My Way (2011 film)
South Korean poster
|Directed by||Kang Je-gyu|
|Produced by||Kang Je-gyu
|Written by||Kim Byung-in
|Music by||Lee Dong-jun|
|Edited by||Park Gok-ji|
|Distributed by||CJ Entertainment|
This film is inspired by the true story of a Korean named Yang Kyoungjong who was captured by the Americans on D-Day. Yang Kyoungjong was conscripted into the Japanese Imperial Army, the Red Army, and the Wehrmacht.
The year is 1928 in Gyeong-seong (modern-day Seoul), Korea. Young Kim Jun-shik (Shin Sang-yeob), his father (Chun Ho-jin) and sister Eun-soo (Jo Min-ah) work on the farm of the Hasegawa family (Shiro Sano, Kumi Nakamura) in Japanese-occupied Korea. Both Jun-shik and young Tatsuo Hasegawa (Sung Yoo-bin) are interested in running; by the time they are teenagers (Do Ji-han, Yukichi Kobayashi), they have become fierce competitors. Tatsuo's grandfather (Isao Natsuyagi) is killed in a bomb attack by a Korean freedom fighter, and subsequently a Korean runner, Sohn Kee-chung (Yoon Hee-won), wins a marathon race against Japanese competitors, further inflaming Korean-Japanese tensions.
In May 1938, Jun-shik (Jang Dong-gun) is working as a rickshaw runner. Koreans have been banned from taking part in sports events and Tatsuo (Joe Odagiri), now a fierce Japanese nationalist, has sworn that a Korean will never again win a race. Though he has been accepted by a medical college in Berlin, Tatsuo decides to stay in Korea to run in the All Japan Trials for the marathon. Sohn secretly backs Jun-shik and the latter wins the race, though Tatsuo is awarded the medal when Jun-shik is disqualified for allegedly cheating; a riot by Korean spectators ensues. As punishment, those who started the riot are forcibly drafted into the Japanese army, including Jun-shik and his friend Lee Jong-dae (Kim In-kwon), who has a crush on Eun-soo (Lee Yeon-hee).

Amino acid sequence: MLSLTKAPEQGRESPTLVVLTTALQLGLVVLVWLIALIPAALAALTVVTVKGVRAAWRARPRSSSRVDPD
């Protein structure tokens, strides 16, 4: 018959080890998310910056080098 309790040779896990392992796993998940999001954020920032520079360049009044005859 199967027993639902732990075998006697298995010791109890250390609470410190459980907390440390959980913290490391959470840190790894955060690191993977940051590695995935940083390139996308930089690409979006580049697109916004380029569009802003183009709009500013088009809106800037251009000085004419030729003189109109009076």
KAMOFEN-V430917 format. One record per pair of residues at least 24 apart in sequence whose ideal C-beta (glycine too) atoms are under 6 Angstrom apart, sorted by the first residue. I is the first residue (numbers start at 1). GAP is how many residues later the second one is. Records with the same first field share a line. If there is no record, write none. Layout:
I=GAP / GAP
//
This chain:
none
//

In July 1939, they find themselves, along with 100 other Koreans, in the battle at Nomonhan, on the Mongolian border, where a Chinese sniper, Shirai (Fan Bingbing), avenging the death of her family at the hands of the Japanese, is captured and tortured. Tatsuo, now a colonel, arrives and takes command, forcing the existing commander (who is far fairer to the Koreans), Takakura (高倉; Shingo Tsurumi), to commit seppuku. After refusing to join a suicide squad organized by Tatsuo to fight the Soviets, Jun-shik is imprisoned with Shirai but escapes with her, Jong-dae and two other friends to the River Khalkhin. Jun-shik, seeing the tanks on the horizon, attempts to return to base to warn the Japanese forces. During his return, he is attacked by a Soviet I-16 Ishak, and is saved by Shirai, who dies after shooting down the plane. Jun-shik returns to the base and manages to warn the Japanese forces that a large-scale Soviet tank attack is coming, but Tatsuo refuses to order a retreat. A tank shell explodes near Tatsuo and Jun-shik, knocking them unconscious.